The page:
What is PET?
PET is short for polyethylene terephthalate – it’s a chemical name for polyester. PET is manufactured by transesterification reaction by combining ethylene glycol and terephthalic acid under low vacuum pressure and high temperature to form a polymer chain. It is a thermoplastic polymer resin of the polyester family.
This polymer is extremely stable, tough and inert as well. PET is highly resistant to most of the chemical or biological reaction with other substances and this is the main characteristic of the PET which makes it safe to use in almost all the applications. PET has varied applications and it’s not only used for convenience-sized and water bottles but also for packaging foods and beverages. The names and acronyms for many of these plastics are similar, but they have different properties and chemical structures.
Dispelling Myths and Misconceptions About PET
There are many misconceptions about PET which has led to nonsensical rumours and erroneous assumptions. First of all PET does not contain BPA. BPA is short for Bisphenol A which is a compound to manufacture Polycarbonate. PET does not contain BPA and never has.
PET contains no Phthalates (i.e., phthalate ester plasticizers or orthophthalates) are not used in PET, nor is PET a phthalate. Plasticizer phthalates are sometimes used to soften other types of plastic, and are believed by some to be potential endocrine disruptors although this is unproven. The confusion seems to come from PET’s chemical name, polyethylene terephthalate. Despite the suffix, PET is not a plasticizer phthalate. Phthalates are low molecular weight monoesters made from ortho-phthalic acid. PET is high molecular weight polyester made from tere-phthalic acid. They are completely different chemicals.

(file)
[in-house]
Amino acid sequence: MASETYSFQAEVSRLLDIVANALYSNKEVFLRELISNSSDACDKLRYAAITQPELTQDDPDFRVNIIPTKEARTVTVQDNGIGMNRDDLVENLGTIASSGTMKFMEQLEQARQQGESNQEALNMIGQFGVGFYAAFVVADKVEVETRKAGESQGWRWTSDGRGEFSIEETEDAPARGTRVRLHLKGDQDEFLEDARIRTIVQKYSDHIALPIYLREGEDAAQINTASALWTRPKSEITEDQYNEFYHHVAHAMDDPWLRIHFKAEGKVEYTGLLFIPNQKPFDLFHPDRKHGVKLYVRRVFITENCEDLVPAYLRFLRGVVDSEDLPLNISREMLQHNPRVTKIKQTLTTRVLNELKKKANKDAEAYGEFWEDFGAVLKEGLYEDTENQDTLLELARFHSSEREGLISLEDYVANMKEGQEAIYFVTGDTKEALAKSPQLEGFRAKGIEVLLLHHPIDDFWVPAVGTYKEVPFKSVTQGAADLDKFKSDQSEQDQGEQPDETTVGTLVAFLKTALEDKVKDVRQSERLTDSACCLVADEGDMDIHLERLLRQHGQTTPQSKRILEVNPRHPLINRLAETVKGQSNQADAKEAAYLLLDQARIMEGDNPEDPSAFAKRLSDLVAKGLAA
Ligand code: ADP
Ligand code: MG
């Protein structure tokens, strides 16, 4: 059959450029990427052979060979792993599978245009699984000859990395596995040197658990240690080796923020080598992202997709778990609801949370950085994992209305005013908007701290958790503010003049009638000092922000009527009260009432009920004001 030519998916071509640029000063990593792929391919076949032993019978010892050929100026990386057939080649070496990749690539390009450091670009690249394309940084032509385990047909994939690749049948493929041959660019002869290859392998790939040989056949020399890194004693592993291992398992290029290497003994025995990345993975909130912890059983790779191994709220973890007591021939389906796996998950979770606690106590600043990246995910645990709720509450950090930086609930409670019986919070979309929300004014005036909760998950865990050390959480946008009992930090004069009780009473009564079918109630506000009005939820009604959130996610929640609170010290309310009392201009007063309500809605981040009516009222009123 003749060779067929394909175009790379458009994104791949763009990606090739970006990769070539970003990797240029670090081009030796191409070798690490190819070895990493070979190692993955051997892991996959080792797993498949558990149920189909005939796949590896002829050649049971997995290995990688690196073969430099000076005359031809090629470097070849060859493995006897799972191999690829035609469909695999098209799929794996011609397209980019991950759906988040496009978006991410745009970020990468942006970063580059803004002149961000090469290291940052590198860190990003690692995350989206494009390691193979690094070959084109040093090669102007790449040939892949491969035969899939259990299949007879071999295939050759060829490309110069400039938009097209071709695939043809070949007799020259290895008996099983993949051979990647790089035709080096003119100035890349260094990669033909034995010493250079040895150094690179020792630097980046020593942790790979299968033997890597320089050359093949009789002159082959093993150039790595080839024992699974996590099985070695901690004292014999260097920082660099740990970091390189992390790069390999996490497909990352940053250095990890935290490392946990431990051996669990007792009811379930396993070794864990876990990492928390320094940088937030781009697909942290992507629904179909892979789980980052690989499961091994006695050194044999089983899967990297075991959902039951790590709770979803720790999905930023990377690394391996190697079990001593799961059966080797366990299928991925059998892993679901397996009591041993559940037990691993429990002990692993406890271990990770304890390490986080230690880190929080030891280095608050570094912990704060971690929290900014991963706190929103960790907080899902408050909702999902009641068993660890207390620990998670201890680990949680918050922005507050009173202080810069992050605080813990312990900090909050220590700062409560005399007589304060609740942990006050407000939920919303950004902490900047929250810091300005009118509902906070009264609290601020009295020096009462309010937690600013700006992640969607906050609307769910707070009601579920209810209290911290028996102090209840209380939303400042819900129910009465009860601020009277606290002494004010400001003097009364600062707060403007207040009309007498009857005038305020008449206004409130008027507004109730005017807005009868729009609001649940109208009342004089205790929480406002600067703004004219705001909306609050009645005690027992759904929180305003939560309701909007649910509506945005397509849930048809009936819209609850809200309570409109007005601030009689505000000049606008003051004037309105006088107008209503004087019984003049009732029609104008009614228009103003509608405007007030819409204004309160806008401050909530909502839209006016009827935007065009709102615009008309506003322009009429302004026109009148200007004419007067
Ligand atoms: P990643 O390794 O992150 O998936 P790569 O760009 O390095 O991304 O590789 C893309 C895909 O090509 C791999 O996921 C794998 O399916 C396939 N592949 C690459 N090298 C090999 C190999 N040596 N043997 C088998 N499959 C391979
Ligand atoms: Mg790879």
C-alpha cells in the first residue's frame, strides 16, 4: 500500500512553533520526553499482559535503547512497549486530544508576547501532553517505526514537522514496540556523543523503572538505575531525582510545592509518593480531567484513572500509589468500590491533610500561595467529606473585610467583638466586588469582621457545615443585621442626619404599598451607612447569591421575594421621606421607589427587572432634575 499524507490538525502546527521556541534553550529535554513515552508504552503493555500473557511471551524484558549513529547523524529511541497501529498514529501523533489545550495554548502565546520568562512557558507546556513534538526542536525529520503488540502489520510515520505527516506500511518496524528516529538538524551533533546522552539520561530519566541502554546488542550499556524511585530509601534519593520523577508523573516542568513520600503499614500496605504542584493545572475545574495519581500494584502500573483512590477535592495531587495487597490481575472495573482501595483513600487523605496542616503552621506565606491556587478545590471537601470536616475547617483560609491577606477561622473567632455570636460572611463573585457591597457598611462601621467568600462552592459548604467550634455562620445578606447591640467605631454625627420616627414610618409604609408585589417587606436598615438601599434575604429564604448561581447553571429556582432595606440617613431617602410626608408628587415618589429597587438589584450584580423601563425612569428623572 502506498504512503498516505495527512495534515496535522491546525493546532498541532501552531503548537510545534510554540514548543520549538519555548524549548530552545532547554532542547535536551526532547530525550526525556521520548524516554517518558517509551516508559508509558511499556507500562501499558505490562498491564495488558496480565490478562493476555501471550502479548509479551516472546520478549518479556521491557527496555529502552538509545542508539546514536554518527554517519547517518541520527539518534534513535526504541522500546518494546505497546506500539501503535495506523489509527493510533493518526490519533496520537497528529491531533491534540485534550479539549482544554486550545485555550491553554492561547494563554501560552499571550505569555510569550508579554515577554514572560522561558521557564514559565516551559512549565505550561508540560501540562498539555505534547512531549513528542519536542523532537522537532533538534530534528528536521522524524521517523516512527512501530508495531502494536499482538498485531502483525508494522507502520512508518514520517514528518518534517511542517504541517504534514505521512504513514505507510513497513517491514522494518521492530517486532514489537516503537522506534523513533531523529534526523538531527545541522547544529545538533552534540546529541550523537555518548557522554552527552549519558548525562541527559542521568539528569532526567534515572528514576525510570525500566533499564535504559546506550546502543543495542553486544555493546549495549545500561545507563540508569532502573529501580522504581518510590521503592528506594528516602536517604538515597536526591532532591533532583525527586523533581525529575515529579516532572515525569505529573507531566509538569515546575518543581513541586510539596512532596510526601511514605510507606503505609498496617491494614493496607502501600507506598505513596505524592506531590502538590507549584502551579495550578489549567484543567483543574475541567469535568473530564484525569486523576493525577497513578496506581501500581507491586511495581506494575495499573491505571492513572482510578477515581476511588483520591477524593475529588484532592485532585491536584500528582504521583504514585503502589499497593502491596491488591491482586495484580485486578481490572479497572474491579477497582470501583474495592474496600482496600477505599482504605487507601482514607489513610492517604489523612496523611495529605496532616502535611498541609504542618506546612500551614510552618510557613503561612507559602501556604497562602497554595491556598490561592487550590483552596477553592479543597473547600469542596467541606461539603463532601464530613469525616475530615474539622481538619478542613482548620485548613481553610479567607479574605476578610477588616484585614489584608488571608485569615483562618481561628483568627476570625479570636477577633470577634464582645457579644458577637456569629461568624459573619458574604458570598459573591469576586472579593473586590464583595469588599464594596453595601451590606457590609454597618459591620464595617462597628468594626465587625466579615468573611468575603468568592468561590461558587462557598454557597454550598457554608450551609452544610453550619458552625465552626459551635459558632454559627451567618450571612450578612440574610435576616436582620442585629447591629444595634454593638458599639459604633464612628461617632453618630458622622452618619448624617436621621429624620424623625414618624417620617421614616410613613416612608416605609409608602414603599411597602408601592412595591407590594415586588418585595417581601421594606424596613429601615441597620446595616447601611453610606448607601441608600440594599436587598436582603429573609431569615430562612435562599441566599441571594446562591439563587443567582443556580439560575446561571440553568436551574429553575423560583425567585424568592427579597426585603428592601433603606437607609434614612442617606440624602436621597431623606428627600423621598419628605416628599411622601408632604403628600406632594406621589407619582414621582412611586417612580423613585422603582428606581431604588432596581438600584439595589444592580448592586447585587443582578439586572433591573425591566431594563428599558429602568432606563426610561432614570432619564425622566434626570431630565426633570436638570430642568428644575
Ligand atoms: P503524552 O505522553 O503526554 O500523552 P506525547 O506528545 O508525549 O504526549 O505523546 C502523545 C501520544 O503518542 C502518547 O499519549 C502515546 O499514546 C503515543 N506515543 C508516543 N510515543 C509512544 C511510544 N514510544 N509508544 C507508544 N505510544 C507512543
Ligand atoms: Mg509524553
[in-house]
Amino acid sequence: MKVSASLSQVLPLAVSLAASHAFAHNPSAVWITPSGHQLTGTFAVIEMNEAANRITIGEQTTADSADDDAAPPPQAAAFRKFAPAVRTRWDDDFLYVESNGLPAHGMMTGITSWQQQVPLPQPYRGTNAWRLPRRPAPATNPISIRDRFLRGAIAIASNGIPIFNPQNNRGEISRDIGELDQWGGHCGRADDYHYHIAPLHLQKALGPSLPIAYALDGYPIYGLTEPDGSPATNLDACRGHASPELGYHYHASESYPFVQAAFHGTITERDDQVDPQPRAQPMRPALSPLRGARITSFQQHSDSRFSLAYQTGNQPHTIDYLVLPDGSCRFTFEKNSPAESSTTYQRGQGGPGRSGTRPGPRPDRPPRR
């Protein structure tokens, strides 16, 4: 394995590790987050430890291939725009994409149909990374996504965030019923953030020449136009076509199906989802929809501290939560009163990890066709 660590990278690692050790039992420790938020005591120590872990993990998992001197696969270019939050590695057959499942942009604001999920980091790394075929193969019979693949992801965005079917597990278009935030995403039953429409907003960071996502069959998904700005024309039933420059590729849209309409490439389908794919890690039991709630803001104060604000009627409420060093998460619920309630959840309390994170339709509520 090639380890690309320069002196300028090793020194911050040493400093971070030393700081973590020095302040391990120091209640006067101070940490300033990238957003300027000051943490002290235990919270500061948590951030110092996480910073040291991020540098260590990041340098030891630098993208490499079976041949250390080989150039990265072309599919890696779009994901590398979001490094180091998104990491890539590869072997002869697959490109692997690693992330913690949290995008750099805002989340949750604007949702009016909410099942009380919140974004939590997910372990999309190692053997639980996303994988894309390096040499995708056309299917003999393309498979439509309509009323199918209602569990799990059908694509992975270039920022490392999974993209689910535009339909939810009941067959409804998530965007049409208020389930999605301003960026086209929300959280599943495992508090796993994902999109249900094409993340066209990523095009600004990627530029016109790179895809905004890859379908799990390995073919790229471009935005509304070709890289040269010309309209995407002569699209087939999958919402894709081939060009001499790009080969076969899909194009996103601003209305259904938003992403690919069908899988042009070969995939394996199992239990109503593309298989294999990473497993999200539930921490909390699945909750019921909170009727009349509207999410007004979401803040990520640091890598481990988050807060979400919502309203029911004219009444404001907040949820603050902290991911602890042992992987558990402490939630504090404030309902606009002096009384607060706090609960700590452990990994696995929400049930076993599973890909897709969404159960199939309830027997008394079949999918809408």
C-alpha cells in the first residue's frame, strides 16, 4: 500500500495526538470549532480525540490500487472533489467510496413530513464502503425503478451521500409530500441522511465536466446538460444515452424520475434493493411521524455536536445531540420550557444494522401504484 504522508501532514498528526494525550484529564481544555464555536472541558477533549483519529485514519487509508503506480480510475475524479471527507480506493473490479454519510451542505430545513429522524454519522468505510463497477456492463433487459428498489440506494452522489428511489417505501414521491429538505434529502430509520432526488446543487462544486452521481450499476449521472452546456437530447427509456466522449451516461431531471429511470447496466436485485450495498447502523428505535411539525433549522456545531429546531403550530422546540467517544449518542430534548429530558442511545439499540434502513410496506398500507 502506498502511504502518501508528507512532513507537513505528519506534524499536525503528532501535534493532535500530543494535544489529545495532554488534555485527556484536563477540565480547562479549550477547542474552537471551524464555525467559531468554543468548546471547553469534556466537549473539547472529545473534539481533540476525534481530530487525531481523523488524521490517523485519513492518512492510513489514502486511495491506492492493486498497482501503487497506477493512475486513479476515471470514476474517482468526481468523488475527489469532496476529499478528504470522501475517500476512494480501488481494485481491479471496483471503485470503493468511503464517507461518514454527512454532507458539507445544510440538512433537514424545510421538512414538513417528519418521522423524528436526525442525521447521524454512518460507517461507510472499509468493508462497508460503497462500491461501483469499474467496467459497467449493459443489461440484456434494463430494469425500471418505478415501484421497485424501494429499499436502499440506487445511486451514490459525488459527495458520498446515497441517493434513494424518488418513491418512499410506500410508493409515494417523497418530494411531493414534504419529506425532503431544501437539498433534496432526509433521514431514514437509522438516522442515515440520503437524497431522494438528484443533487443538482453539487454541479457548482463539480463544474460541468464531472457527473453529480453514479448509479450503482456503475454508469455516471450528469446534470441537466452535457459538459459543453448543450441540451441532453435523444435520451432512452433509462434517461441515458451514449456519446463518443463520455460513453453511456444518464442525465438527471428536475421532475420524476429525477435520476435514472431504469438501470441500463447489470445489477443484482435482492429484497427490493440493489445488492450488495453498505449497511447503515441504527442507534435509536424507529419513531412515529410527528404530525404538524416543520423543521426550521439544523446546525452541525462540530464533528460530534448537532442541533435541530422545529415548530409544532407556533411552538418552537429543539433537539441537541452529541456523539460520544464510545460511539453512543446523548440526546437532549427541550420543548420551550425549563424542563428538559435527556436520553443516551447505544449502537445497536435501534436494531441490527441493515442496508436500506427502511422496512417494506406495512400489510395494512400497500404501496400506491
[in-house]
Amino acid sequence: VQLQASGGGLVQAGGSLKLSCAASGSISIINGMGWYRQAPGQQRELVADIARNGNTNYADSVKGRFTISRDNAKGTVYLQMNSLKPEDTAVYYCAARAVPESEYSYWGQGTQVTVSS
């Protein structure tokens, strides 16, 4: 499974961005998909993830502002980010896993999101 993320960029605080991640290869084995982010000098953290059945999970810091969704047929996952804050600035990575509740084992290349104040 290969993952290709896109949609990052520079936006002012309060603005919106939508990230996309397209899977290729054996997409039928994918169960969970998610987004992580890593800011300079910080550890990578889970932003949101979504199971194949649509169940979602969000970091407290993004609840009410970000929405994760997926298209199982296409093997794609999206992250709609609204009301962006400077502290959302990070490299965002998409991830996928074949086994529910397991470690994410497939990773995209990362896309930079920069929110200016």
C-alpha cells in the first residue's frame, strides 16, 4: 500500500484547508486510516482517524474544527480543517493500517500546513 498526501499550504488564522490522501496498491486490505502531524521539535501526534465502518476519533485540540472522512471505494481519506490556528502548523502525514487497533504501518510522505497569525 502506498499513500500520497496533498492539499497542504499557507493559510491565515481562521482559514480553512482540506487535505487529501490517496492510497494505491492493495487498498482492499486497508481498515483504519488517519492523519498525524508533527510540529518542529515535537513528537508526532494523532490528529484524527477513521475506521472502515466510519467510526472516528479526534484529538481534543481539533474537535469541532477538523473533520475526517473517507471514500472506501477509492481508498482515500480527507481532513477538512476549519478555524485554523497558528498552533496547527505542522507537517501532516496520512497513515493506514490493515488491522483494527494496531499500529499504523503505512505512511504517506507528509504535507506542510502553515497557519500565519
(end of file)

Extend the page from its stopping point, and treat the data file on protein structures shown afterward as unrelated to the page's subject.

In PET Bottles trace amounts of acetaldehyde, and to lesser extent other aldehydes are unavoidable which are by-products of it. In the Modern manufacturing processes of the PET industry are using various methods to minimize the formation of aldehydes.
Acetaldehyde is a naturally occurring substance found in many foods, especially ripe fruits, including apples, grapes and citrus fruits. It is also a natural constituent of butter, olives, frozen vegetables and cheese, and is formed in the body when certain foods are digested.
The insignificant amounts of aldehydes that may be found in PET or PET-packaged items are far lower than the typical levels found in many of these foods or in the human body, and pose no health risk.The main concern over trace amounts of acetaldehyde in PET-bottled beverages is literally one of taste. Very few individuals with very highly developed olfactory senses can sometimes detect its faintly fruity taste in bottled water.